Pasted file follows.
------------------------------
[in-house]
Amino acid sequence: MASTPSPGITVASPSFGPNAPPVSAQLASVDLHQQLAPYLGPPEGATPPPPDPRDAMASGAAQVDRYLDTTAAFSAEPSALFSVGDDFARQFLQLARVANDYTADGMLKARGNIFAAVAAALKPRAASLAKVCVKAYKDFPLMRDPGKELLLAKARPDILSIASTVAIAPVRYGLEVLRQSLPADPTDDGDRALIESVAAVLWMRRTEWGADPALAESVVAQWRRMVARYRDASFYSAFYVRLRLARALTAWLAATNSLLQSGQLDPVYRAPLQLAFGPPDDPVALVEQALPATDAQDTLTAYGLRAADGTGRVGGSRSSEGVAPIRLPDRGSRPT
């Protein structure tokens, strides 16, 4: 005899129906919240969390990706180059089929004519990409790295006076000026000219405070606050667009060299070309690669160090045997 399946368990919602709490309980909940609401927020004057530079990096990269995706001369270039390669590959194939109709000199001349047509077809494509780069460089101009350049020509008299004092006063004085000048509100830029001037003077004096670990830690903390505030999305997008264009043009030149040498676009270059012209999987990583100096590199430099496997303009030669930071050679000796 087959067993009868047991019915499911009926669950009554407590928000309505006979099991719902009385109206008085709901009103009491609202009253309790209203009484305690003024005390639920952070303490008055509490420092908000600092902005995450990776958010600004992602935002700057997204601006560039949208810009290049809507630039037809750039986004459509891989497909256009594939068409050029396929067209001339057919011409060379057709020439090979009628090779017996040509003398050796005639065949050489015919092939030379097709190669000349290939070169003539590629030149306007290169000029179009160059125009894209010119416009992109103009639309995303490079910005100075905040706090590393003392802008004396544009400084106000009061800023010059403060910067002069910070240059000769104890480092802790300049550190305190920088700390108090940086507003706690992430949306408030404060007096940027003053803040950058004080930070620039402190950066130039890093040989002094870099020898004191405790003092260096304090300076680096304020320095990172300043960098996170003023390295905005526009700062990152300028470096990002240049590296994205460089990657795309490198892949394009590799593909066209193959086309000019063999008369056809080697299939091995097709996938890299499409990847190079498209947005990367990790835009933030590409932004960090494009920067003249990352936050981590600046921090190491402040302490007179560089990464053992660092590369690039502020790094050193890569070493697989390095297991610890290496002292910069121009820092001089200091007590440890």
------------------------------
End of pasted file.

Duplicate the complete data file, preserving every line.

[in-house]
Amino acid sequence: MASTPSPGITVASPSFGPNAPPVSAQLASVDLHQQLAPYLGPPEGATPPPPDPRDAMASGAAQVDRYLDTTAAFSAEPSALFSVGDDFARQFLQLARVANDYTADGMLKARGNIFAAVAAALKPRAASLAKVCVKAYKDFPLMRDPGKELLLAKARPDILSIASTVAIAPVRYGLEVLRQSLPADPTDDGDRALIESVAAVLWMRRTEWGADPALAESVVAQWRRMVARYRDASFYSAFYVRLRLARALTAWLAATNSLLQSGQLDPVYRAPLQLAFGPPDDPVALVEQALPATDAQDTLTAYGLRAADGTGRVGGSRSSEGVAPIRLPDRGSRPT
């Protein structure tokens, strides 16, 4: 005899129906919240969390990706180059089929004519990409790295006076000026000219405070606050667009060299070309690669160090045997 399946368990919602709490309980909940609401927020004057530079990096990269995706001369270039390669590959194939109709000199001349047509077809494509780069460089101009350049020509008299004092006063004085000048509100830029001037003077004096670990830690903390505030999305997008264009043009030149040498676009270059012209999987990583100096590199430099496997303009030669930071050679000796 087959067993009868047991019915499911009926669950009554407590928000309505006979099991719902009385109206008085709901009103009491609202009253309790209203009484305690003024005390639920952070303490008055509490420092908000600092902005995450990776958010600004992602935002700057997204601006560039949208810009290049809507630039037809750039986004459509891989497909256009594939068409050029396929067209001339057919011409060379057709020439090979009628090779017996040509003398050796005639065949050489015919092939030379097709190669000349290939070169003539590629030149306007290169000029179009160059125009894209010119416009992109103009639309995303490079910005100075905040706090590393003392802008004396544009400084106000009061800023010059403060910067002069910070240059000769104890480092802790300049550190305190920088700390108090940086507003706690992430949306408030404060007096940027003053803040950058004080930070620039402190950066130039890093040989002094870099020898004191405790003092260096304090300076680096304020320095990172300043960098996170003023390295905005526009700062990152300028470096990002240049590296994205460089990657795309490198892949394009590799593909066209193959086309000019063999008369056809080697299939091995097709996938890299499409990847190079498209947005990367990790835009933030590409932004960090494009920067003249990352936050981590600046921090190491402040302490007179560089990464053992660092590369690039502020790094050193890569070493697989390095297991610890290496002292910069121009820092001089200091007590440890």